Bhavesh Bhatia lost his eyesight in his early 20s. As the light faded from his eyes, instead of lamenting on his fate, he decided to learn the art of candle making and light up the lives of others like him. Bhatia today runs a huge candle manufacturing enterprise that provides employment to hundreds of visually impaired people and has clients across the globe. Read how this inspiring man converted this disability into an opportunity.
“Manzilo ko kabhi ye na batao ki tumhari takleef kahan hai…lekin takleef ko zarur ye batao ki manzil kahan hai,” (Do not tell your destination your troubles, but do tell your troubles what your destination is) says Bhavesh Bhatia.
For years now, he has been spreading light in the lives of thousands of people but he himself is unable to witness the same.
Bhatia is visually impaired, but he did not let this make him dependent on anyone else. Rather, he converted this disability into an opportunity by learning the art of candle making and starting a candle manufacturing business which now has grown to an extent that it caters to the needs of clients across the globe.
Born in Anjar village of Gujarat, Bhatia and his entire family shifted to Mahabaleshwar when a severe earthquake hit Gujarat in 1956. He was not born without vision but lost his eyesight to retina macular degeneration in his early 20s.
He worked as a telephone operator at a hotel in the city but his fading eye came in the way and he had to quit his job. Belonging to an economically poor background, he could not afford to and did not want to sit idle at home.
Not one to sit and waste rest of his life, he did a candle-making course at the National Institute of Blind in 1999. “After the course, I took a handful of candles and started selling them on a 2×2 table at a roadside,” Bhatia remembers.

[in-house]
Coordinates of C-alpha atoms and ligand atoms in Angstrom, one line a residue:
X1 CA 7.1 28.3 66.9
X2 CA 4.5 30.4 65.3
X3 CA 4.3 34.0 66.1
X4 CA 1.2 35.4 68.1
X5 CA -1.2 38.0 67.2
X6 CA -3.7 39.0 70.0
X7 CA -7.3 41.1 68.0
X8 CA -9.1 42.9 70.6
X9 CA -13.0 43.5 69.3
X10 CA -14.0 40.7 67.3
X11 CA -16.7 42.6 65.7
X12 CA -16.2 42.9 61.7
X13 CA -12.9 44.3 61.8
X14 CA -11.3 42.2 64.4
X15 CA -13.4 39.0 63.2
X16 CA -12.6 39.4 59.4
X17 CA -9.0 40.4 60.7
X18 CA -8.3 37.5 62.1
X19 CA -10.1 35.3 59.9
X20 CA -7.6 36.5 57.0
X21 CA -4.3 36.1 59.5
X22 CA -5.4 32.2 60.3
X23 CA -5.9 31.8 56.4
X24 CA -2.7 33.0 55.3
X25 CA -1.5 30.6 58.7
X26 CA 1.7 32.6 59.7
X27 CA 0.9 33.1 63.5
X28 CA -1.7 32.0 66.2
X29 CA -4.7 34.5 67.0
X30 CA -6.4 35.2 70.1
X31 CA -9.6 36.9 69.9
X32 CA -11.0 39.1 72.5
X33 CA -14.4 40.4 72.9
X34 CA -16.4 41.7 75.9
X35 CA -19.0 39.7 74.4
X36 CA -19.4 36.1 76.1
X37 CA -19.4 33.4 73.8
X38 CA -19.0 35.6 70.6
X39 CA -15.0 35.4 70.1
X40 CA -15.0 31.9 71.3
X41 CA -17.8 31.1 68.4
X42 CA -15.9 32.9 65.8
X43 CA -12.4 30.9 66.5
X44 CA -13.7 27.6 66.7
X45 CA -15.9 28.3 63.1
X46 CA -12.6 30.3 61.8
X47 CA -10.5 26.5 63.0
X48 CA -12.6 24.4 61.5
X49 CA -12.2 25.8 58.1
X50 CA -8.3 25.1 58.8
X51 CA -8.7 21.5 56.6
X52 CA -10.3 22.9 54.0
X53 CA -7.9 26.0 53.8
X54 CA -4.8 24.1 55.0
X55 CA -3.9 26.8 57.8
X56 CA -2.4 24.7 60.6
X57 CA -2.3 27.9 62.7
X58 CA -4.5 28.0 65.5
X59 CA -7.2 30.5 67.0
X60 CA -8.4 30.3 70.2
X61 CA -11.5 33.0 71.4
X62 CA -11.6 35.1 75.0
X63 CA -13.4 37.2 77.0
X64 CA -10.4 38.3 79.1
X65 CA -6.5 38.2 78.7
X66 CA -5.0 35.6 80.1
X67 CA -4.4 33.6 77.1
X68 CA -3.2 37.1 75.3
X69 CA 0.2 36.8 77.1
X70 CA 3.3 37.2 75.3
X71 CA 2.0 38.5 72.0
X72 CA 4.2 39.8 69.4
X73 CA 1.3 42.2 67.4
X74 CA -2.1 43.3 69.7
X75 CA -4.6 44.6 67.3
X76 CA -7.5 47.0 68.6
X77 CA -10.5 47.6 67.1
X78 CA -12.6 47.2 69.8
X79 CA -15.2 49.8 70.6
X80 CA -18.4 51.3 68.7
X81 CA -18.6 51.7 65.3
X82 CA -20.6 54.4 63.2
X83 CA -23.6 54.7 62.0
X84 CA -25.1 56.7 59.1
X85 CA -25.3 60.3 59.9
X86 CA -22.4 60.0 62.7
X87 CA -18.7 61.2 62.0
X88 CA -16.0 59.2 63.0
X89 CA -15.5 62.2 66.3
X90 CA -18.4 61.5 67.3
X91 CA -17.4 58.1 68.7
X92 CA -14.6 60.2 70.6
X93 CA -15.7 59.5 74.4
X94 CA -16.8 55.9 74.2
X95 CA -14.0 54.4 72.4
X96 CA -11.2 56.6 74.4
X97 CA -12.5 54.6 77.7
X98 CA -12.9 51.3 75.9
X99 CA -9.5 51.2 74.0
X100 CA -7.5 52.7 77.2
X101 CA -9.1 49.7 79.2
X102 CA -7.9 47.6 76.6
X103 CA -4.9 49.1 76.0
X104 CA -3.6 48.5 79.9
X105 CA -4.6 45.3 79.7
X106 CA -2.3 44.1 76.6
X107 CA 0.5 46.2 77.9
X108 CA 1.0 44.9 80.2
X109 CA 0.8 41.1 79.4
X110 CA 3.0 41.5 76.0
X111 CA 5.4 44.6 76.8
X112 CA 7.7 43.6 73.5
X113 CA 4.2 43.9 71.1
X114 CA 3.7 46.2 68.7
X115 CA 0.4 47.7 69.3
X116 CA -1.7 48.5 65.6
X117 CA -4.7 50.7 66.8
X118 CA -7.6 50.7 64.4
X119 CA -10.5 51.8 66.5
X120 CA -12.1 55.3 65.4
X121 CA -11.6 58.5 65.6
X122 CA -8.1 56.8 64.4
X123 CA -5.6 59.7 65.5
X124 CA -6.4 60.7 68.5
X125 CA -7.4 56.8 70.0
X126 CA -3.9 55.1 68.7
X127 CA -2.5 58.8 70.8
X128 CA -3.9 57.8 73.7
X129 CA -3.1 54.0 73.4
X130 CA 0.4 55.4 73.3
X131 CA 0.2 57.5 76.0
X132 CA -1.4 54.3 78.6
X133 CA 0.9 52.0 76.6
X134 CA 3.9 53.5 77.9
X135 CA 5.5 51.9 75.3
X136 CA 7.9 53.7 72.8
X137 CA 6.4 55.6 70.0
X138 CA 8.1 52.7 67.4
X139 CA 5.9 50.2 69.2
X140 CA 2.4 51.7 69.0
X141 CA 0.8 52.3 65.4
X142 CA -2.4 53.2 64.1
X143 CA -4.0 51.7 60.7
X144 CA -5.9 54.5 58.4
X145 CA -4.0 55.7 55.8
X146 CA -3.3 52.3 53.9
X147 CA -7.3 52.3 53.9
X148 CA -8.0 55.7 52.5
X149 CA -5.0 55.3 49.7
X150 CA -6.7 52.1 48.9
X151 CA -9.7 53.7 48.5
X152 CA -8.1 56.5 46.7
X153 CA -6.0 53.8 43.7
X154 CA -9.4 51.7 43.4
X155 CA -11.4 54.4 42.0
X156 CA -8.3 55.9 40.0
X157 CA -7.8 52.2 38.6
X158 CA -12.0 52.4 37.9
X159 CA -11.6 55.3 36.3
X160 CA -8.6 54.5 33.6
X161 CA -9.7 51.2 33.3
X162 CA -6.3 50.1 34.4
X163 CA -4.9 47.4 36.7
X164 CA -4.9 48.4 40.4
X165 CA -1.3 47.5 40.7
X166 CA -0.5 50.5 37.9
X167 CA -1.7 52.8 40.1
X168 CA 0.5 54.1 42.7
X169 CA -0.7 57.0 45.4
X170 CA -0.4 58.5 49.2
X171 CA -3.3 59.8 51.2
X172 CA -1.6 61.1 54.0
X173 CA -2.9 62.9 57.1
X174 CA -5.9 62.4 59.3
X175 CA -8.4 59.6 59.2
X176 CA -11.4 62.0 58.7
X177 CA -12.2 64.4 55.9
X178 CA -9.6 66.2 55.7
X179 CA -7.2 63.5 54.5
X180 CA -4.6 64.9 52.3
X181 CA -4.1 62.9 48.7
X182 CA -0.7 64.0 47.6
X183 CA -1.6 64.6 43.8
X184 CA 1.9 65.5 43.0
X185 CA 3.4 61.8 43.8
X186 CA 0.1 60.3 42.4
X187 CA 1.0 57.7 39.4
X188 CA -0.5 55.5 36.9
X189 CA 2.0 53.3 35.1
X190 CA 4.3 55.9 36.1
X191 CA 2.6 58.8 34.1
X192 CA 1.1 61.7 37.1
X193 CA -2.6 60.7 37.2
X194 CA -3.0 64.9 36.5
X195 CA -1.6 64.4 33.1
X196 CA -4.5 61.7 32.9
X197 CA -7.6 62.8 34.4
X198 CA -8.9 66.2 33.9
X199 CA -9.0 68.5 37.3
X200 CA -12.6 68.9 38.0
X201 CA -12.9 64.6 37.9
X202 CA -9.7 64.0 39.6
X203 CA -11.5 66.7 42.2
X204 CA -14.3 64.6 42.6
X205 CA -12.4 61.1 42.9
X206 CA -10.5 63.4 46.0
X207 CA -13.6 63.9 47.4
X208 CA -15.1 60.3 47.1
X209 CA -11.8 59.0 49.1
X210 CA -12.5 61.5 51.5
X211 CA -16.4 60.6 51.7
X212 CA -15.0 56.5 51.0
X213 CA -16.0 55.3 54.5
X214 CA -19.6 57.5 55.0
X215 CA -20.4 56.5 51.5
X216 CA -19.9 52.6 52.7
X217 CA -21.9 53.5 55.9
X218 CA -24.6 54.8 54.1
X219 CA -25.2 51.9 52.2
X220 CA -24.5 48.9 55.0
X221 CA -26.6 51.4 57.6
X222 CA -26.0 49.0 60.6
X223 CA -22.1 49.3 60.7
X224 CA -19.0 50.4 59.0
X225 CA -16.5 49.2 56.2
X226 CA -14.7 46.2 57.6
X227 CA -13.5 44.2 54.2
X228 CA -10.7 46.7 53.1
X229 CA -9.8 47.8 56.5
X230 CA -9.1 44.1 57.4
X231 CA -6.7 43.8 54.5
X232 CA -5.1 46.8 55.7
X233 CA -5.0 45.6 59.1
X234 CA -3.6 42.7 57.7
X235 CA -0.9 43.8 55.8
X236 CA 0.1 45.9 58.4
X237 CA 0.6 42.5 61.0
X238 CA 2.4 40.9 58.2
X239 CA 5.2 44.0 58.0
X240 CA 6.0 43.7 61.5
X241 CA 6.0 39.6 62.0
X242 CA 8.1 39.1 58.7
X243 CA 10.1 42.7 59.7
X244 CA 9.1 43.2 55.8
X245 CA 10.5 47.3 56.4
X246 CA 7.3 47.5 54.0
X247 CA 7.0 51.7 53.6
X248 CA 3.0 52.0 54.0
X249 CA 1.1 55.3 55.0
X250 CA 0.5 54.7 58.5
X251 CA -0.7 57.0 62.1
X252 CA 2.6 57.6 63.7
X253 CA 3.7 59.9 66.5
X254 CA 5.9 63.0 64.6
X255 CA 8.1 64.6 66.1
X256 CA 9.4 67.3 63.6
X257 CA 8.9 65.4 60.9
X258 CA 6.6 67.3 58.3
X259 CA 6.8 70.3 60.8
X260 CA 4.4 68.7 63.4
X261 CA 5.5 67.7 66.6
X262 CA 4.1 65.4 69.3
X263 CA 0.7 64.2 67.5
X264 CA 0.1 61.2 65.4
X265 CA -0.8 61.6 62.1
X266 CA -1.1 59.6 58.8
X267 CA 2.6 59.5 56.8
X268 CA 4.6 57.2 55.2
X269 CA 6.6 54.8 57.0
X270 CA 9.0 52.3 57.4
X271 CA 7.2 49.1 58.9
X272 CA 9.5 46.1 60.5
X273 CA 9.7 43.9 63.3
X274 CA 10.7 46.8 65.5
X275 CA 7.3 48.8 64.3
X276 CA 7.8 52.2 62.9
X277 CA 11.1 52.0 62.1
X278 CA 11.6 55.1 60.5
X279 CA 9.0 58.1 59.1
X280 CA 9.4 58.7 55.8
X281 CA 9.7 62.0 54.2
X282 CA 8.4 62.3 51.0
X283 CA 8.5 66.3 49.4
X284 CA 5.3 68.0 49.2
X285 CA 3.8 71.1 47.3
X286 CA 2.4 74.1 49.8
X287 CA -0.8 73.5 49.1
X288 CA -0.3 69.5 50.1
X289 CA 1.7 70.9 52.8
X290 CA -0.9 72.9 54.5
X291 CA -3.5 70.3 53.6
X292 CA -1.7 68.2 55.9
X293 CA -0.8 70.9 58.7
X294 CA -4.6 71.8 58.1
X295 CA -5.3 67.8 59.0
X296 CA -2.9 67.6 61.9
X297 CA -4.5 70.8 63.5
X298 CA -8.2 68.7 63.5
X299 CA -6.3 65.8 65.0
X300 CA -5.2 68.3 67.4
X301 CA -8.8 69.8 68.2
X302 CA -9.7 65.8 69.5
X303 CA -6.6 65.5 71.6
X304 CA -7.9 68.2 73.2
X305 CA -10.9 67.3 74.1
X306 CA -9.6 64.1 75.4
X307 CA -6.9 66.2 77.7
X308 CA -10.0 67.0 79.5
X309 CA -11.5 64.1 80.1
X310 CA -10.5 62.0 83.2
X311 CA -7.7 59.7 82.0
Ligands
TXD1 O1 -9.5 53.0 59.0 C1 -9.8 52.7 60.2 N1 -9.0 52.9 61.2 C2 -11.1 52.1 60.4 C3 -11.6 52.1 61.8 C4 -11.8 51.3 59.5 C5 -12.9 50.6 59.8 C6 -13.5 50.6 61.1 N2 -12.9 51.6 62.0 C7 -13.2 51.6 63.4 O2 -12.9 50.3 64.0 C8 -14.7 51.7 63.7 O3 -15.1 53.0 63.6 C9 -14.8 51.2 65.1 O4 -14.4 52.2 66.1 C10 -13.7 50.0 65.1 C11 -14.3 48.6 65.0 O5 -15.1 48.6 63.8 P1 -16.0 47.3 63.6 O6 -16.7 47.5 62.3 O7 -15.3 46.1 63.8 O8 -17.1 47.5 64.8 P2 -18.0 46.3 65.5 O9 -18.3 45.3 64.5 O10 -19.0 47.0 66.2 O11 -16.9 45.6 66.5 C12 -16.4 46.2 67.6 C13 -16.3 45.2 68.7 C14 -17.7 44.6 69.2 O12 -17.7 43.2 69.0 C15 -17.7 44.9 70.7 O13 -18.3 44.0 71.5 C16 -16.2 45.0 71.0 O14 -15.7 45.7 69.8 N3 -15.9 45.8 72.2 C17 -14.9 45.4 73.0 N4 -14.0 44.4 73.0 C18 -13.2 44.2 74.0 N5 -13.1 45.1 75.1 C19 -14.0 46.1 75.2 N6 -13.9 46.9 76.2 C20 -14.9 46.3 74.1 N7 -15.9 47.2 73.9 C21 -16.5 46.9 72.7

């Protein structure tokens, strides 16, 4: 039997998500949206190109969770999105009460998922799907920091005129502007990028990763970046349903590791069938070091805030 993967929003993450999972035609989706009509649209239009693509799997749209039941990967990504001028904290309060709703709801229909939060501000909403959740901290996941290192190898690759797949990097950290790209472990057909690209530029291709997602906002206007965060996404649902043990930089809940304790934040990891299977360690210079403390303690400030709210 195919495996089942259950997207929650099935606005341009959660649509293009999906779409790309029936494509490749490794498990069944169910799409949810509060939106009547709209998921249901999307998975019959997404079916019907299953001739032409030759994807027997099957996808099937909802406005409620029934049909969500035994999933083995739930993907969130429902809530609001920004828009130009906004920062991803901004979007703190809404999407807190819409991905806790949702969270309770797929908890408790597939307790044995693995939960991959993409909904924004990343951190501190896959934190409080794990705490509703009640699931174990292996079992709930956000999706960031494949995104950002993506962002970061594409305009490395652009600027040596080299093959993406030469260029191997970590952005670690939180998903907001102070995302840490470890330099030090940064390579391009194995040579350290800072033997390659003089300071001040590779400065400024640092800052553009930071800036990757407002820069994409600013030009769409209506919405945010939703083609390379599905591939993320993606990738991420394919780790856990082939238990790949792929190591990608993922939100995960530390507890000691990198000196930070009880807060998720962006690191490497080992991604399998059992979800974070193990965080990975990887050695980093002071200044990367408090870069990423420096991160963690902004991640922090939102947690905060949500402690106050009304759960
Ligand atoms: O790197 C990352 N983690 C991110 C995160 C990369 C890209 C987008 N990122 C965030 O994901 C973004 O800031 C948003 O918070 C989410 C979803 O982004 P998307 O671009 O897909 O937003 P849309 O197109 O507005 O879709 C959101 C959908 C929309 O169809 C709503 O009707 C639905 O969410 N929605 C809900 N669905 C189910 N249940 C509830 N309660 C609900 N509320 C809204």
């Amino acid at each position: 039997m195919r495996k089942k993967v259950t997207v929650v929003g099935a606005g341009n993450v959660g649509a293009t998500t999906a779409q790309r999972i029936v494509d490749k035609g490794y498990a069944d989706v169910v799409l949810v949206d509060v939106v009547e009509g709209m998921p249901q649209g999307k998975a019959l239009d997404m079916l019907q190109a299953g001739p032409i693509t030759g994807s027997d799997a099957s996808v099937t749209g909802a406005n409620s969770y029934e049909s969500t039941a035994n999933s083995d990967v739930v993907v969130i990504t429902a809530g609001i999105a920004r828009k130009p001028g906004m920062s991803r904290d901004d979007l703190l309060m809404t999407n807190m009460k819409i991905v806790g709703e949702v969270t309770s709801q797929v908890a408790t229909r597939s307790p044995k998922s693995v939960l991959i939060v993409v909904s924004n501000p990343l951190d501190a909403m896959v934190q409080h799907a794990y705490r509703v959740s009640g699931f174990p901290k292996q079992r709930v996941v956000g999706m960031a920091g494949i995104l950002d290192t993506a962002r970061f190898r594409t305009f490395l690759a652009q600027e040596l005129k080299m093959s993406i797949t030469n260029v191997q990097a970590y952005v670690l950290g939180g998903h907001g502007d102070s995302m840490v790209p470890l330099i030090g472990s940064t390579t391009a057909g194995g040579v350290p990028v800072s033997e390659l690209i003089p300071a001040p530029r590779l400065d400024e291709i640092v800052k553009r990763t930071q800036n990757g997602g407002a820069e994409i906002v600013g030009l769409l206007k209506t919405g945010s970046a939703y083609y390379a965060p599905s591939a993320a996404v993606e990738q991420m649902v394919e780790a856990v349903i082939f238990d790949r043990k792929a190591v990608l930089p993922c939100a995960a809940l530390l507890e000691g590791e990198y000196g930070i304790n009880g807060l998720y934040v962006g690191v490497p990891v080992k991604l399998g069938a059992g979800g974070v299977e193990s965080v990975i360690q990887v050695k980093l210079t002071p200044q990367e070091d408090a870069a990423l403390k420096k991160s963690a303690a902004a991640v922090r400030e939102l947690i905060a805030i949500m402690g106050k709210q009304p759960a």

Since then, he has never looked back. What started as a small step to earn a basic livelihood has now transformed into an enterprise called Sunrise Candles which manufactures over 9,700 designs of candles and provides employment to 225 visually impaired people.
“I know how important it is to have a job and an income. It gives you a sense of confidence. I want to help people who have faced similar challenges as me,” says Bhatia.
Bhatia not only provides employment to the visually impaired, but also trains them in the art of candle making. “The idea is not to just provide a temporary livelihood. I want to empower them so they can take the skill to their home and start something of their own,” says Bhatia.
A helping hand
A twist came in Bhatia’s life when he met Neeta. She came as a tourist to Mahabaleshwar and was so impressed by Bhatia’s dedication that she asked him to marry her.
“I was surprised. She initially came to help me with my business and suddenly after 15 days she proposed marriage and told me that she wanted to spend her life with me because she believed in me. I was so moved and happy,” says Bhatia.
Since then, Neeta has played a key role in making Sunrise candles reach the scale where it is now. She got a two wheeler to take Bhavesh and his candles across the town. But she later learnt driving a four wheeler which made things a lot easier for the couple.